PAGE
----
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Re: Ilex opaca

Thanks for all that info.  So many Cardinals and only one Pope!  I'll wait
to see how serious he is about this Holly.  Possibly a localnursery would
order it in for us.
neIN, Z5
----- Original Message ----- 
From: "Marge Talt" <mtalt@hort.net>
To: <gardenchat@hort.net>
Sent: Sunday, February 20, 2005 6:18 AM
Subject: Re: [CHAT] Ilex opaca

> > From: kmrsy@comcast.net
> >
> > Speaking of hollies....Has anyone grown Ilex opaca, american Holly
> north
> > of Zone 6? I'm supposed to find one for the display gardens, but
> we're
> > in Z5, and all my references say 6. anyone?
> ----------
> Kitty, I am south of you; have several in my woods and find seedlings
> all the time - I could send you some but they are tiny tots:-)  I.
> opaca is native (according to Galle's tome on hollies) from MA to PA
> and W. VA, south to Florida and West to Texas, Missouri, Tenn and
> Indiana, so, since you are in Indiana, it should grow where you are.
> As with a lot of trees, you would be better off getting one that came
> from native stock or had at least been propagated and reared in your
> area or north of you rather than south.
> The species is a nice tree but not particularly exciting.  Grows VERY
> slowly.  I have them in the garden, too - some naturally and some I
> moved as found seedlings years ago.  There are numerous cultivars out
> there in the trade tho' not all are readily available.  Seems to me
> that wholesale growers are all growing about the same 10 plants - no
> matter where they are:-)
> Galle says that 'Cardinal' is a female, selected in MA by E. Dilatush
> before 1942, so it's been around a while.  Description is:  Leaves
> dark olive green, elliptic, keeled, curved, 2-3/4" - 3-1/8" long x
> 1-3/8"-1-5/8" wide.  5-6 spines on each side, margins reflexed,
> slightly wavy, petioles 1/4" long; fruits light red, borne singly,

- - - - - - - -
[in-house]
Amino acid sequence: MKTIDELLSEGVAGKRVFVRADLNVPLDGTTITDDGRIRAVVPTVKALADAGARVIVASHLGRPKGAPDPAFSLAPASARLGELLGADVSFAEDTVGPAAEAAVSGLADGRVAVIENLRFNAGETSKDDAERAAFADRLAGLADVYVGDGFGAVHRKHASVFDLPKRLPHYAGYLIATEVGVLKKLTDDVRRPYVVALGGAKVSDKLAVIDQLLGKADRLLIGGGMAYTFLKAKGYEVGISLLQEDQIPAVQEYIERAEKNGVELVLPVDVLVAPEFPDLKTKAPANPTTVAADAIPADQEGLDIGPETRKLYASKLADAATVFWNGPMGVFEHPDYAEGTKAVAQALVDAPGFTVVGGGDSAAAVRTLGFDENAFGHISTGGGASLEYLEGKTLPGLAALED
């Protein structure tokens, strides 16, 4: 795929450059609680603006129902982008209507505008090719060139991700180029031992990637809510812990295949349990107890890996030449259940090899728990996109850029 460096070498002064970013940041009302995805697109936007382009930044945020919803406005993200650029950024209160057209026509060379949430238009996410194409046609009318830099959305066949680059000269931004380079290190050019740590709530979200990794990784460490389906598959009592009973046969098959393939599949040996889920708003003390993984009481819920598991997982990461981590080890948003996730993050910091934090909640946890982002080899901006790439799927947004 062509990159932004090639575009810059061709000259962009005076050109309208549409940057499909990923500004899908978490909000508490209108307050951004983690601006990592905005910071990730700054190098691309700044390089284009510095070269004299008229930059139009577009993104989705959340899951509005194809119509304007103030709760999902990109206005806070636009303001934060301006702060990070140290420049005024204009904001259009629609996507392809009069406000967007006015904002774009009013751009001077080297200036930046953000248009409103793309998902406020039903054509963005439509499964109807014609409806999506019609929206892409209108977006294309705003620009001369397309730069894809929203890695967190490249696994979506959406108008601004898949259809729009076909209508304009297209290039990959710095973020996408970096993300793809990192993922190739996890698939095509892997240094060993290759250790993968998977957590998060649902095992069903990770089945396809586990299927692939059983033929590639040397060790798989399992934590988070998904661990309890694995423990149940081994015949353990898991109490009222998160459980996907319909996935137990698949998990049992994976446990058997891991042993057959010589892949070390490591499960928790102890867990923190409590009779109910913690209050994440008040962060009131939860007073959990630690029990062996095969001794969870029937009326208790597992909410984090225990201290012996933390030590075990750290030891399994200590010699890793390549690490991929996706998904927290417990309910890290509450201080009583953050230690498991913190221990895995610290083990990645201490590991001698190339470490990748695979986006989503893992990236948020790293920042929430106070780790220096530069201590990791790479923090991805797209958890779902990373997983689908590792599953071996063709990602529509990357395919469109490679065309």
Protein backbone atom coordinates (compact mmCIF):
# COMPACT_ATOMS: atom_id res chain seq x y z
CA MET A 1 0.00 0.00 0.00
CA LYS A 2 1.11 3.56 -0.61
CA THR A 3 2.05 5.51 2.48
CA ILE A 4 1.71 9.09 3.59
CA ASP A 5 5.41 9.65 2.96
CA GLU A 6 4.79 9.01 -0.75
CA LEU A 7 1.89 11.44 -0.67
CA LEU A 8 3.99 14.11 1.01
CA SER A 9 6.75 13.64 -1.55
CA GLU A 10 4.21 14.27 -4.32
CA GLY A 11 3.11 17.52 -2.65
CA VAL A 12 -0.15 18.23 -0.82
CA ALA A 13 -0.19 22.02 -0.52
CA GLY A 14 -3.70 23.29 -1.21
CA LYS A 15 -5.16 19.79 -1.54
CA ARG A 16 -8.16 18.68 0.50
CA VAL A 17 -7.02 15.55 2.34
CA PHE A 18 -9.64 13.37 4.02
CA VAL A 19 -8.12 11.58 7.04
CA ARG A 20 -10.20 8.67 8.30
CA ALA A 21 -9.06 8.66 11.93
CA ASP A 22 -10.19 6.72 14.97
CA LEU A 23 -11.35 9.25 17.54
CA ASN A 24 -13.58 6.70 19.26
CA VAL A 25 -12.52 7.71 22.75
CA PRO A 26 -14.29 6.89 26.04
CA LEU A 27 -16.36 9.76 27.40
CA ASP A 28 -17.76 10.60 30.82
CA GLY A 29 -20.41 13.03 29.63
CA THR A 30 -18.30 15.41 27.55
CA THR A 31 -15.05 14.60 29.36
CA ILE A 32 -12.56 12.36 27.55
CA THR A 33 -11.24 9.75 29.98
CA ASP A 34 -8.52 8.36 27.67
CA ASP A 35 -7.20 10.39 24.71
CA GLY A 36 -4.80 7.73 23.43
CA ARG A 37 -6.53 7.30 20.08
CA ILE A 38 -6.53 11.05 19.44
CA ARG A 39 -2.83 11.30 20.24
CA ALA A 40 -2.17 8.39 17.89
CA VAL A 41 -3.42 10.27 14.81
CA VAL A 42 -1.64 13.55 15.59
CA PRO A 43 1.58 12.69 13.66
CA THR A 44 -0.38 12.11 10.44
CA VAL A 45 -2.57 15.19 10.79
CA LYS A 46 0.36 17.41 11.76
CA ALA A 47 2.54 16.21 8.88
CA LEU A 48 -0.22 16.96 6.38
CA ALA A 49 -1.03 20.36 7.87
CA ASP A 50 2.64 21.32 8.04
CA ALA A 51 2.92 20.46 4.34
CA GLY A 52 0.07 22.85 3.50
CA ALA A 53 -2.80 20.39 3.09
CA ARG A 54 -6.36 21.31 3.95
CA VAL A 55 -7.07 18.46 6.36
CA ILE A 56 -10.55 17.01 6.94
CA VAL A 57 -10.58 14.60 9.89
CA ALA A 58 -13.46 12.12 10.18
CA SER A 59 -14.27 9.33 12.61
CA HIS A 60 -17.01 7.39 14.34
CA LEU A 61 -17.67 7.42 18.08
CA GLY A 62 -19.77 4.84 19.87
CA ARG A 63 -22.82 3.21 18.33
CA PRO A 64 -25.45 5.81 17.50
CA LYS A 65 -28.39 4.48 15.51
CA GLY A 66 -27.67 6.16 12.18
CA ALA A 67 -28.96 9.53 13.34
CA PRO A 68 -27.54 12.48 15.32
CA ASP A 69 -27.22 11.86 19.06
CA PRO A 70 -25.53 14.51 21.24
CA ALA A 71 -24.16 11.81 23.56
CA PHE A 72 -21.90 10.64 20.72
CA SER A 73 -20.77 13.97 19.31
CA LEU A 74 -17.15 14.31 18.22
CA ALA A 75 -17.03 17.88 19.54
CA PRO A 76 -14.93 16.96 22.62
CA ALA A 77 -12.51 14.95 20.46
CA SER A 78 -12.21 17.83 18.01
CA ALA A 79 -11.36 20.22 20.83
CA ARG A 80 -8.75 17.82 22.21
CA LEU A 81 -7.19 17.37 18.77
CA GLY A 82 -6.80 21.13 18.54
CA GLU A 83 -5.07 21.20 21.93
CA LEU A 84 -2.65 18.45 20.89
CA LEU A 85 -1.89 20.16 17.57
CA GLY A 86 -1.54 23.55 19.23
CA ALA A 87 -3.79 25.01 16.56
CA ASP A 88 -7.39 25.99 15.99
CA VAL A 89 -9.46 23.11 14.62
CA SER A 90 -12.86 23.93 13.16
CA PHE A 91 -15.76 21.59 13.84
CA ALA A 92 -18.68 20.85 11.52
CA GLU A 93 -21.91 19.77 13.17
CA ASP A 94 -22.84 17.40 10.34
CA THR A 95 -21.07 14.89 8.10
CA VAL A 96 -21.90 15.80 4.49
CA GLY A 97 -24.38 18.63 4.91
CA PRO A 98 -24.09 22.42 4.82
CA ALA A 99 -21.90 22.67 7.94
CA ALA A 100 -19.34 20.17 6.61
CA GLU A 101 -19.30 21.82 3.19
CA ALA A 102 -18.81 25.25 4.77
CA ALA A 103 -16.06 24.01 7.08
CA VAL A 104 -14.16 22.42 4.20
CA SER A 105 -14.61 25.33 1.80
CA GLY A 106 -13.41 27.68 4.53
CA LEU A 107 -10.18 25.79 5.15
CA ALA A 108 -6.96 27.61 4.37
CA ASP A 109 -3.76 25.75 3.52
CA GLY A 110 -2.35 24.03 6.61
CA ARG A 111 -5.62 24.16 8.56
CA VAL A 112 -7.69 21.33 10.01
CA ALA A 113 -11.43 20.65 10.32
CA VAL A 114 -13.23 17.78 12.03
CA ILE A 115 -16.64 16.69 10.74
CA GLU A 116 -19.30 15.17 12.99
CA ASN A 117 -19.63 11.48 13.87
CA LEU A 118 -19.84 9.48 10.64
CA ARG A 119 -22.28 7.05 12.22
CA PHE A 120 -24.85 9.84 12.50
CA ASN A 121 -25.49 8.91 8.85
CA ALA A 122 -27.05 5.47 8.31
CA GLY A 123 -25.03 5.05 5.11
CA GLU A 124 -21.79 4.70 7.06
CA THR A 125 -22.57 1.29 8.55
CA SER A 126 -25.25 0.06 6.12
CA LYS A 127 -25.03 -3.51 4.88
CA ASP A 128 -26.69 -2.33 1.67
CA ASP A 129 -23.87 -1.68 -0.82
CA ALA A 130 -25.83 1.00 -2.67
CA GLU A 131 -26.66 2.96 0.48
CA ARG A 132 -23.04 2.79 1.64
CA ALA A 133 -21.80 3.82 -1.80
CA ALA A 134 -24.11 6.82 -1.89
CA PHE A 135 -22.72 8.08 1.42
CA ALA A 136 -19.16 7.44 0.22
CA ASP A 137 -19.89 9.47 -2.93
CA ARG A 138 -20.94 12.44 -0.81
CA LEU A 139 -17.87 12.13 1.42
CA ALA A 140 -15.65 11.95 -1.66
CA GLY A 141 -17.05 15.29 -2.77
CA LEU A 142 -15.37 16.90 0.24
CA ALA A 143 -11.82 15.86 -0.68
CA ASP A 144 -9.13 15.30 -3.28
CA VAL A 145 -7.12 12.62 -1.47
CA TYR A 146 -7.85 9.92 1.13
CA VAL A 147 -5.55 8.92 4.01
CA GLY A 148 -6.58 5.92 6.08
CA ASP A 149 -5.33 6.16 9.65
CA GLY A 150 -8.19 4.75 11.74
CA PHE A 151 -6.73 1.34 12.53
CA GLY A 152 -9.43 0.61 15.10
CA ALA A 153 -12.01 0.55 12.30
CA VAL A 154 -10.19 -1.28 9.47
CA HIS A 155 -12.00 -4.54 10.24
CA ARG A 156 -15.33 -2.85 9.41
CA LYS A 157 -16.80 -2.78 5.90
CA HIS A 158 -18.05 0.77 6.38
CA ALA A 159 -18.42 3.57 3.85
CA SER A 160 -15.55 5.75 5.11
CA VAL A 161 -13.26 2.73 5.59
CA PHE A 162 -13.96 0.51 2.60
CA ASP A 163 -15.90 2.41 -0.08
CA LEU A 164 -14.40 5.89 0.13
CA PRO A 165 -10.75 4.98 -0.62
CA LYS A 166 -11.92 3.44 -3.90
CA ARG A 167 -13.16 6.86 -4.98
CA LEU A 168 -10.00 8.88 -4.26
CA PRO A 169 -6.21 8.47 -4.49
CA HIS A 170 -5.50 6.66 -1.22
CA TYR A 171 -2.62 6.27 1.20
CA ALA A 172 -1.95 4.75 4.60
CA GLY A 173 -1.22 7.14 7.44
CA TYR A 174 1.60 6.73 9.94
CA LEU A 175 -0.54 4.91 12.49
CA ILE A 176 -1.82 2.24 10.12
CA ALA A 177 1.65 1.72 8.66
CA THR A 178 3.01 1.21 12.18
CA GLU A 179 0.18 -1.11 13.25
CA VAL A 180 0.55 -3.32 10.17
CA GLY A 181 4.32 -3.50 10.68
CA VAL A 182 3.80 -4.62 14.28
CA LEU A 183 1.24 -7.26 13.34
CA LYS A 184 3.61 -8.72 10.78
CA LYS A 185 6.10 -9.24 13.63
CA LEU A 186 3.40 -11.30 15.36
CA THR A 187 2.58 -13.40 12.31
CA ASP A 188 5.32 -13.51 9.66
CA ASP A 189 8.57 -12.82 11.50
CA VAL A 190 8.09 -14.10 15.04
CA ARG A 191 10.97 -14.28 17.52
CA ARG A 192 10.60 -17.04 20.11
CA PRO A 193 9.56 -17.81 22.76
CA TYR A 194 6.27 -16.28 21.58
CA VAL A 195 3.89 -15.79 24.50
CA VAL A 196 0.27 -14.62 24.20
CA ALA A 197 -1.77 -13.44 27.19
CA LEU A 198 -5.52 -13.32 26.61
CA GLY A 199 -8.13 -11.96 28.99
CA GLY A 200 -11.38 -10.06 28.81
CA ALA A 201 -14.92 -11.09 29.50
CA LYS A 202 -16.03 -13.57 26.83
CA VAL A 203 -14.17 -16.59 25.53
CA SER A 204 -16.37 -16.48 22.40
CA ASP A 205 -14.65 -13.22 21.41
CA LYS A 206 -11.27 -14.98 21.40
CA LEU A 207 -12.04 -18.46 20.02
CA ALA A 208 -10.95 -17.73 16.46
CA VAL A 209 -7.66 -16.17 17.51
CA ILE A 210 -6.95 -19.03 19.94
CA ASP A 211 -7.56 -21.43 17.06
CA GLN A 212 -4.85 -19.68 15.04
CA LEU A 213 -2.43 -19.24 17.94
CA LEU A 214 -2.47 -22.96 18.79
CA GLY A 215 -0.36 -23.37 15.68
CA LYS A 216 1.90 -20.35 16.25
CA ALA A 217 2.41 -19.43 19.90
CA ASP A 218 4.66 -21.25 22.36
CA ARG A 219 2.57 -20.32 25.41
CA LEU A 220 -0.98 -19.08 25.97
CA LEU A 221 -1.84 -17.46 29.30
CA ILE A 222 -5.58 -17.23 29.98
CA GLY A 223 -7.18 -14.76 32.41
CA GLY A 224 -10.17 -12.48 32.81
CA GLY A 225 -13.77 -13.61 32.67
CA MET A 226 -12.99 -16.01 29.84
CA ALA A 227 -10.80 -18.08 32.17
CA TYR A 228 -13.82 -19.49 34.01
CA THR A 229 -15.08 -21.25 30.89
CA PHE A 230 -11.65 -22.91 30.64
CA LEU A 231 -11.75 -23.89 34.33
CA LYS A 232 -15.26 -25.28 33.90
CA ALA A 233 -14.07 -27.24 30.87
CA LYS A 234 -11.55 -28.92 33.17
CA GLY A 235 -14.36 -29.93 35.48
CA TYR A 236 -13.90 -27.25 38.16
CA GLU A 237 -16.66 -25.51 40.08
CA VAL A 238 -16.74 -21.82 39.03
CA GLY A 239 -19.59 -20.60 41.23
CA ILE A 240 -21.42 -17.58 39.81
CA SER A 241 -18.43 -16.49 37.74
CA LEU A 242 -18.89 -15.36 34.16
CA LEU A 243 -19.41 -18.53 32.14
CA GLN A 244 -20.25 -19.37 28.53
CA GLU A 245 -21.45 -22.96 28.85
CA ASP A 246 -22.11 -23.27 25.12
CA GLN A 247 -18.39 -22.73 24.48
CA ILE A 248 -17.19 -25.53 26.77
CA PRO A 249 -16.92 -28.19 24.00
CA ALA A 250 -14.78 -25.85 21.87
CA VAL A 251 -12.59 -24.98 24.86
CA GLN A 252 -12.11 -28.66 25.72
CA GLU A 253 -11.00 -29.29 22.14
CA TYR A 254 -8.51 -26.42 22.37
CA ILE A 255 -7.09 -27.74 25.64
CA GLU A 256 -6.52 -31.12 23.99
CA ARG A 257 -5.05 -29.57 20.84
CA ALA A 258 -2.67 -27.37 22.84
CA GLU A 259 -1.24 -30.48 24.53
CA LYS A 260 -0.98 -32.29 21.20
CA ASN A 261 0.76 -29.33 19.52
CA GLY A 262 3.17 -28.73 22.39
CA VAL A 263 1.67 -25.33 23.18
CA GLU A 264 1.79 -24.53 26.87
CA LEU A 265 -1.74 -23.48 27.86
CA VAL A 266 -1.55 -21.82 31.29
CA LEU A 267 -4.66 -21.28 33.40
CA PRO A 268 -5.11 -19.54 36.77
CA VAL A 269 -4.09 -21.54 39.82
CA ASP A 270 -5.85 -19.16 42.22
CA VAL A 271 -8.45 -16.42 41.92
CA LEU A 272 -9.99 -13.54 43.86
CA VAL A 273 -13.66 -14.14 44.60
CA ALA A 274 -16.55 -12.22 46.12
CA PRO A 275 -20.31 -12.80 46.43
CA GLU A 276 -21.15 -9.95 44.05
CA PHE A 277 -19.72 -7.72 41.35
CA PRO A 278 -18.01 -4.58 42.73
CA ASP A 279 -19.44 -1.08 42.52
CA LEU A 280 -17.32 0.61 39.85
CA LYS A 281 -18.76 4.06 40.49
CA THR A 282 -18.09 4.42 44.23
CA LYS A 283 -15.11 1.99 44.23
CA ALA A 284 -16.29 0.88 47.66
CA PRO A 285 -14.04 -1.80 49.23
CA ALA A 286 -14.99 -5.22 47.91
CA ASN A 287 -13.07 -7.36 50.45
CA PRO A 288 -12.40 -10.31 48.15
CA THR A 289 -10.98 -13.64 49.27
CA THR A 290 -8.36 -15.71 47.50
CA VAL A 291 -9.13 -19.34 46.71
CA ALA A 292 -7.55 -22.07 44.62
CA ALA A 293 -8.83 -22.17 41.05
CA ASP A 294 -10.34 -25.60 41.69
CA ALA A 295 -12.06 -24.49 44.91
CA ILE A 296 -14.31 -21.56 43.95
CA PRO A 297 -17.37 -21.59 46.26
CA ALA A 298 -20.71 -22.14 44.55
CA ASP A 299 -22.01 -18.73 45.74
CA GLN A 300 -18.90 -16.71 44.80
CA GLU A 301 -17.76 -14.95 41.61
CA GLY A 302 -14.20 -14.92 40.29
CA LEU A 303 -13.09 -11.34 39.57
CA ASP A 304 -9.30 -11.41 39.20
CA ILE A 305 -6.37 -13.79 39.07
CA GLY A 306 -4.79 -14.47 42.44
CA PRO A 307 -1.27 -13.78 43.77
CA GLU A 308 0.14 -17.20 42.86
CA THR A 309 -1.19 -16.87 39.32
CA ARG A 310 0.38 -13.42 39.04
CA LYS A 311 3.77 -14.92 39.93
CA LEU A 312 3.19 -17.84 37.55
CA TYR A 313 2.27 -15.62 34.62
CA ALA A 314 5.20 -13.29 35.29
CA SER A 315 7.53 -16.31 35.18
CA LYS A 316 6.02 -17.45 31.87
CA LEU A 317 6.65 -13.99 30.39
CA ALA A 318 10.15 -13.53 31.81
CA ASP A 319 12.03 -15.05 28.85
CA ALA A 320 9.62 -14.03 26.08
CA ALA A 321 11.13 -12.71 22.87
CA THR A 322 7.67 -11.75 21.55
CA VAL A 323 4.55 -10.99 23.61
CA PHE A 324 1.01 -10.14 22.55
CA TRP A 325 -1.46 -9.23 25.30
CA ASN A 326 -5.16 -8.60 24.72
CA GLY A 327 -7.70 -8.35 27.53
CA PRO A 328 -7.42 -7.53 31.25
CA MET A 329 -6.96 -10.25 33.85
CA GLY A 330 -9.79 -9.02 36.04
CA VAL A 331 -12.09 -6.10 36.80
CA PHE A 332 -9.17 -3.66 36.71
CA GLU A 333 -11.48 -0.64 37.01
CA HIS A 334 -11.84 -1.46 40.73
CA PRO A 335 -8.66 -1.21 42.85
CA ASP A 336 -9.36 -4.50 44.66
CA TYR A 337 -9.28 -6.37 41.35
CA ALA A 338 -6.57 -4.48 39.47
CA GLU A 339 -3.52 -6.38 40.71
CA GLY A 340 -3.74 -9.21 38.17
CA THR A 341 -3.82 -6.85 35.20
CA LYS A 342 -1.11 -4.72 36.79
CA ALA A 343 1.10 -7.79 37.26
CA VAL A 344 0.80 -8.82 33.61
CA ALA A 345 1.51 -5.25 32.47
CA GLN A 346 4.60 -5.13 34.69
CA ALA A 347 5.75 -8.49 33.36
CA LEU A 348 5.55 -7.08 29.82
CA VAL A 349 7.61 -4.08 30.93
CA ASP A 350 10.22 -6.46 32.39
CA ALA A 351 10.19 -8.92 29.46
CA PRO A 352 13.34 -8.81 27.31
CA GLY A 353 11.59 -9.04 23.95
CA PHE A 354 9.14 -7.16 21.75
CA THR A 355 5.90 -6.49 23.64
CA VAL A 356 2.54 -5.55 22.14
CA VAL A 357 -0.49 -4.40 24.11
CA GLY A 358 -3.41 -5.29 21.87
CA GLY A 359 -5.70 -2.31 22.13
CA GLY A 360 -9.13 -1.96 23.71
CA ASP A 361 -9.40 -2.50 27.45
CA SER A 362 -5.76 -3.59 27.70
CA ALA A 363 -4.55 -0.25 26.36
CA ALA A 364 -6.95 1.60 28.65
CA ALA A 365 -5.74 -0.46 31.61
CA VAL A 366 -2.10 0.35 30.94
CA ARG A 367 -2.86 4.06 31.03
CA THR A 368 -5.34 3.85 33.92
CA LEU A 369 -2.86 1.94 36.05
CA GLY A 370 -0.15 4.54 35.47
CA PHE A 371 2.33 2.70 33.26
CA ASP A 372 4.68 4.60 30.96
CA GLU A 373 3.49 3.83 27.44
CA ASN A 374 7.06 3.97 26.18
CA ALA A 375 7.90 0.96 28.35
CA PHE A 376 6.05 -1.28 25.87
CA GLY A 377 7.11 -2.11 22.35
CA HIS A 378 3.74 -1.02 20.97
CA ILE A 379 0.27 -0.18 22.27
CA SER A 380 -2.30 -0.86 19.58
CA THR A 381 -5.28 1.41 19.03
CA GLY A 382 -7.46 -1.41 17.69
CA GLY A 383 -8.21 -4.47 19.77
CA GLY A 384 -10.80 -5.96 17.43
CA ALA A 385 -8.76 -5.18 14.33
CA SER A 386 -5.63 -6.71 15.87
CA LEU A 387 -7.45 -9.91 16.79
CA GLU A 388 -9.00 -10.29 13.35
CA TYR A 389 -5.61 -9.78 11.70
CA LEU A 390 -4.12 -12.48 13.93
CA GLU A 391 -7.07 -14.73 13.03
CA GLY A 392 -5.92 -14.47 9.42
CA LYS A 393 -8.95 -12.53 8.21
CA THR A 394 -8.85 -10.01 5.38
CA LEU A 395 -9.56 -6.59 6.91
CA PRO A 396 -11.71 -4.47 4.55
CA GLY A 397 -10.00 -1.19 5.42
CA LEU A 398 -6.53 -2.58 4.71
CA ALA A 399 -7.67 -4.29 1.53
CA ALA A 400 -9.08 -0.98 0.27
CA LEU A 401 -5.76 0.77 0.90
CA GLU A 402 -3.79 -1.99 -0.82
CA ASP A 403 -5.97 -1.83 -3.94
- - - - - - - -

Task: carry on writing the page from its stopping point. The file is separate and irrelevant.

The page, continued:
> globose, 5/16" dia.; compact, slow habit of growth; early heavy
> fruiting.
> He notes that there is also a 'Cardinal Compact' - also female,
> selected in 1929 in NJ, introduced by the same person that is more
> compact in habit but that both clones lack outstanding features.
> There is also a 'Cardinal Hedge' - also female, syn. 'Cardinal
> Improved', selected about 1932 at Boyce Thompson Institute;
> introduced by the same E. Dilatush in 1948.  He gives a detailed
> description of it - has vivid red fruit and is nearly as wide as
> tall.....and there's a 'Cardinal Supreme', also female introduced by
> the same Dilatush in 1948.  He notes that while the parent of
> 'Supreme' was attractive the offspring have a stretched appearance.
> As you get into this, if you are thinking about getting 'Cardinal',
> you might want to make sure which one it is, given the propensity for
> confusing names in the nursery trade:-)
> If you're buying for a display garden, wonder if you couldn't work
> getting things wholesale and, thus, deal with some of the growers
> directly, or at least the local wholesale suppliers?  I have been
> doing a lot of searching for wholesale suppliers lately - have huge
> list of links on the other computer.  It's too late and I'm too tired
> to go look right now, but if you're interested, I can do this and
> check some availability lists to see who might have what I. opaca
> clones in production and where..
> And, yes, for I. opaca you do need a male.
> I put a lovely I. opaca in my #1 garden design job last fall - my
> installer got it at one of the local wholesalers.  The male clone
> wasn't available, so needs to go in this spring.    It was 'Merry
> Christmas'; the male I wanted was 'Jersey Knight'.  'Merry Christmas'
> was introduced by that same Dilatush (boy was he busy); original
> plant from the Catskill mountains in NY...there's also an 'improved'
> version of it according to Galle, and I do not know which we actually
> got, but it's a lovely tree and it was about 8' tall when installed;
> took 4 guys to move that rootball.   Would seem to me that this one
> might be fairly readily available in the trade and from northern
> blood, which would make it naturally hardier.
> Well, that's all for tonight; running out of steam here:-)
> Marge Talt, zone 7 Maryland
> mtalt@hort.net
> Editor:  Gardening in Shade
> Shadyside Garden Designs
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